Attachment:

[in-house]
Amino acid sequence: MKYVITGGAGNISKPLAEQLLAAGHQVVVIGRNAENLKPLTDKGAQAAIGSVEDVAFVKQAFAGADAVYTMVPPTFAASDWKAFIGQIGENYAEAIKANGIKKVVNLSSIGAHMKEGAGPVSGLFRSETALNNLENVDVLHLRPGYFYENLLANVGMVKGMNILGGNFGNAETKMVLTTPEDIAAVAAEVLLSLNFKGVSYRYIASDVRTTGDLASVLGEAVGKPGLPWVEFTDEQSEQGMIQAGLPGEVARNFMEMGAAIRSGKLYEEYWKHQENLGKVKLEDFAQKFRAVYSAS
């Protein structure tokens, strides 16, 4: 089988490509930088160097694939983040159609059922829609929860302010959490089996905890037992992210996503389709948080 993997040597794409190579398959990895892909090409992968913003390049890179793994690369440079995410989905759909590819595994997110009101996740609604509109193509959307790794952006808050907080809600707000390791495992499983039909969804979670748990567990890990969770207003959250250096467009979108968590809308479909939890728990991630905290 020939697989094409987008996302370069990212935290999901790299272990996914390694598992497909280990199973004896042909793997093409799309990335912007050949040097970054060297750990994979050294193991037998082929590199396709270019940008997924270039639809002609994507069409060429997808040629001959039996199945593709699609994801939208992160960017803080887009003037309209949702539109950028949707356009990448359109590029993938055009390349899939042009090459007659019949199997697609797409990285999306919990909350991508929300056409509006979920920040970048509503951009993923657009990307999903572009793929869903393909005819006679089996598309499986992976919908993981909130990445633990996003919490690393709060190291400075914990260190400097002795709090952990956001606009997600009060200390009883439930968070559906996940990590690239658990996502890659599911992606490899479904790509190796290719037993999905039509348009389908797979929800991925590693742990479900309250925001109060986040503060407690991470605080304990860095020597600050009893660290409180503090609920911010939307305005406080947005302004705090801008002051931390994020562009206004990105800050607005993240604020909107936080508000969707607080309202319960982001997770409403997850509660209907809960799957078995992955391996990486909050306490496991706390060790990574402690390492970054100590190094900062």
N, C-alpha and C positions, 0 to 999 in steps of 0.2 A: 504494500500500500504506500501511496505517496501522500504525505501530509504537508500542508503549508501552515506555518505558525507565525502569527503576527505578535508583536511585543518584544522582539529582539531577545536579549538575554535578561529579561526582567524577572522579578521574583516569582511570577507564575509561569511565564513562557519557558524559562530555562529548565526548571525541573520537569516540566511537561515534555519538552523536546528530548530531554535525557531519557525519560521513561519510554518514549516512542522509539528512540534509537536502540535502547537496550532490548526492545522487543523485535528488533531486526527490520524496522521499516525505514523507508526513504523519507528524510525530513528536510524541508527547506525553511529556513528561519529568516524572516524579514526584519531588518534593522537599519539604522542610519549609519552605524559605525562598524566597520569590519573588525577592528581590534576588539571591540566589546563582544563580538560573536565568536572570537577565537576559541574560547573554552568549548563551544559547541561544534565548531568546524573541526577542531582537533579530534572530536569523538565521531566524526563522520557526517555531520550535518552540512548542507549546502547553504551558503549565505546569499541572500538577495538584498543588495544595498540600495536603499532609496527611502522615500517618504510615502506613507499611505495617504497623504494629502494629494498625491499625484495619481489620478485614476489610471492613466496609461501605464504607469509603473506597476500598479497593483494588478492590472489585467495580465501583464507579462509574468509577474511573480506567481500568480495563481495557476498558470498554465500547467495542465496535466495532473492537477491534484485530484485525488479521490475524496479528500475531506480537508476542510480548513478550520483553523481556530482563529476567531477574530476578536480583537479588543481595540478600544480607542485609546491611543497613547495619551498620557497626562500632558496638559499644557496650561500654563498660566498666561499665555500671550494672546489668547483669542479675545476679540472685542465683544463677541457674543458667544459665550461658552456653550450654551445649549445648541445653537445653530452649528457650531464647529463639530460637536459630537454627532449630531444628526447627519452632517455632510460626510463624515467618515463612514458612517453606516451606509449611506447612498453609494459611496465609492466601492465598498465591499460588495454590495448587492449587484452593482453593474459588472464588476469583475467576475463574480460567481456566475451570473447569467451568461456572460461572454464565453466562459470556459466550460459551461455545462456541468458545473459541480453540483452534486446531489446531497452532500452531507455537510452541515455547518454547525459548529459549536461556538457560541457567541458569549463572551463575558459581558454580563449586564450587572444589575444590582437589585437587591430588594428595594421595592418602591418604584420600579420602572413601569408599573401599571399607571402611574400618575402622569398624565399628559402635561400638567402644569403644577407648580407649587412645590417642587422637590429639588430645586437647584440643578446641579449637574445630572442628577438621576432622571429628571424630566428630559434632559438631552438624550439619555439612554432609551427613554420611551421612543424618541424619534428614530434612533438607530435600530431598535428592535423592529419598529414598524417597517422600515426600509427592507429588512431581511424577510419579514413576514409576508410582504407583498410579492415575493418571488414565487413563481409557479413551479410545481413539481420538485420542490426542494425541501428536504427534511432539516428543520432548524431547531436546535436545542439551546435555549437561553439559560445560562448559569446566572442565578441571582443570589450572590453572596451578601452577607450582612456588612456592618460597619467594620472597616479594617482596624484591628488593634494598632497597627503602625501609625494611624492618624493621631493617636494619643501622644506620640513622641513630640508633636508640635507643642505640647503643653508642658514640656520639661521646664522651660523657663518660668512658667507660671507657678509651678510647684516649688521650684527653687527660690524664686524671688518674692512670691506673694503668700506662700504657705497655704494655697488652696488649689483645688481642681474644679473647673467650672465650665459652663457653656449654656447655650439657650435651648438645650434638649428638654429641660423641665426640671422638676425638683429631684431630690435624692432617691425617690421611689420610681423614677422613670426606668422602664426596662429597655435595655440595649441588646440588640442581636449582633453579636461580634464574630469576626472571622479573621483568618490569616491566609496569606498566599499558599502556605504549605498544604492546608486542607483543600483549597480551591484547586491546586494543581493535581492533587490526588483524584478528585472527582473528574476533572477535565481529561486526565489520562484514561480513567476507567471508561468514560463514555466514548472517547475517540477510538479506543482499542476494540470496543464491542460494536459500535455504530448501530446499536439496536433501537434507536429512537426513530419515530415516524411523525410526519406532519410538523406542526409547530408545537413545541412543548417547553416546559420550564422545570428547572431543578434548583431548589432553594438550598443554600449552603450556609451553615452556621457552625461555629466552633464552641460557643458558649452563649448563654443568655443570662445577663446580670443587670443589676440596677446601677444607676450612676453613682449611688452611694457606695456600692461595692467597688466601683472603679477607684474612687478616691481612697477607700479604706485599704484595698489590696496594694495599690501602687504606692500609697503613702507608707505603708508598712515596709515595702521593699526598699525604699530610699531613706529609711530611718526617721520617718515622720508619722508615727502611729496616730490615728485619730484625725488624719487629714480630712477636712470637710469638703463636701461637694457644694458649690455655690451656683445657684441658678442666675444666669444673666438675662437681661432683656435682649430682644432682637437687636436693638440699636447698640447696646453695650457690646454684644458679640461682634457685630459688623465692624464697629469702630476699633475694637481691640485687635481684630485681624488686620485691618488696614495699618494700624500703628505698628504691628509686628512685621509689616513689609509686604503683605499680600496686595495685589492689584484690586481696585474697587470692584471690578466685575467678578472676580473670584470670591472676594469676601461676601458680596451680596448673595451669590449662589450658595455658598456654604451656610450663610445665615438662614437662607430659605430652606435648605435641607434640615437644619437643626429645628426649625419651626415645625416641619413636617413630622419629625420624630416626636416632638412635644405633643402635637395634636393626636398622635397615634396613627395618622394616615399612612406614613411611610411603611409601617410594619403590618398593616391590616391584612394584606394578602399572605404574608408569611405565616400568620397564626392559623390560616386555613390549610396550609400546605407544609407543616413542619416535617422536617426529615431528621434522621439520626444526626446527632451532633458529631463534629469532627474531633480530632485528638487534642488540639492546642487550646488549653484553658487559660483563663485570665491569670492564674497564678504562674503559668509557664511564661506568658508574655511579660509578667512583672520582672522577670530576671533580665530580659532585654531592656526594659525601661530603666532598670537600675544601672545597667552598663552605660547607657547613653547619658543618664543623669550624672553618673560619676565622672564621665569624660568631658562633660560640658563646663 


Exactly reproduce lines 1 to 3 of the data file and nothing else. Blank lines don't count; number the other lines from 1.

[in-house]
Amino acid sequence: MKYVITGGAGNISKPLAEQLLAAGHQVVVIGRNAENLKPLTDKGAQAAIGSVEDVAFVKQAFAGADAVYTMVPPTFAASDWKAFIGQIGENYAEAIKANGIKKVVNLSSIGAHMKEGAGPVSGLFRSETALNNLENVDVLHLRPGYFYENLLANVGMVKGMNILGGNFGNAETKMVLTTPEDIAAVAAEVLLSLNFKGVSYRYIASDVRTTGDLASVLGEAVGKPGLPWVEFTDEQSEQGMIQAGLPGEVARNFMEMGAAIRSGKLYEEYWKHQENLGKVKLEDFAQKFRAVYSAS
């Protein structure tokens, strides 16, 4: 089988490509930088160097694939983040159609059922829609929860302010959490089996905890037992992210996503389709948080 993997040597794409190579398959990895892909090409992968913003390049890179793994690369440079995410989905759909590819595994997110009101996740609604509109193509959307790794952006808050907080809600707000390791495992499983039909969804979670748990567990890990969770207003959250250096467009979108968590809308479909939890728990991630905290 020939697989094409987008996302370069990212935290999901790299272990996914390694598992497909280990199973004896042909793997093409799309990335912007050949040097970054060297750990994979050294193991037998082929590199396709270019940008997924270039639809002609994507069409060429997808040629001959039996199945593709699609994801939208992160960017803080887009003037309209949702539109950028949707356009990448359109590029993938055009390349899939042009090459007659019949199997697609797409990285999306919990909350991508929300056409509006979920920040970048509503951009993923657009990307999903572009793929869903393909005819006679089996598309499986992976919908993981909130990445633990996003919490690393709060190291400075914990260190400097002795709090952990956001606009997600009060200390009883439930968070559906996940990590690239658990996502890659599911992606490899479904790509190796290719037993999905039509348009389908797979929800991925590693742990479900309250925001109060986040503060407690991470605080304990860095020597600050009893660290409180503090609920911010939307305005406080947005302004705090801008002051931390994020562009206004990105800050607005993240604020909107936080508000969707607080309202319960982001997770409403997850509660209907809960799957078995992955391996990486909050306490496991706390060790990574402690390492970054100590190094900062």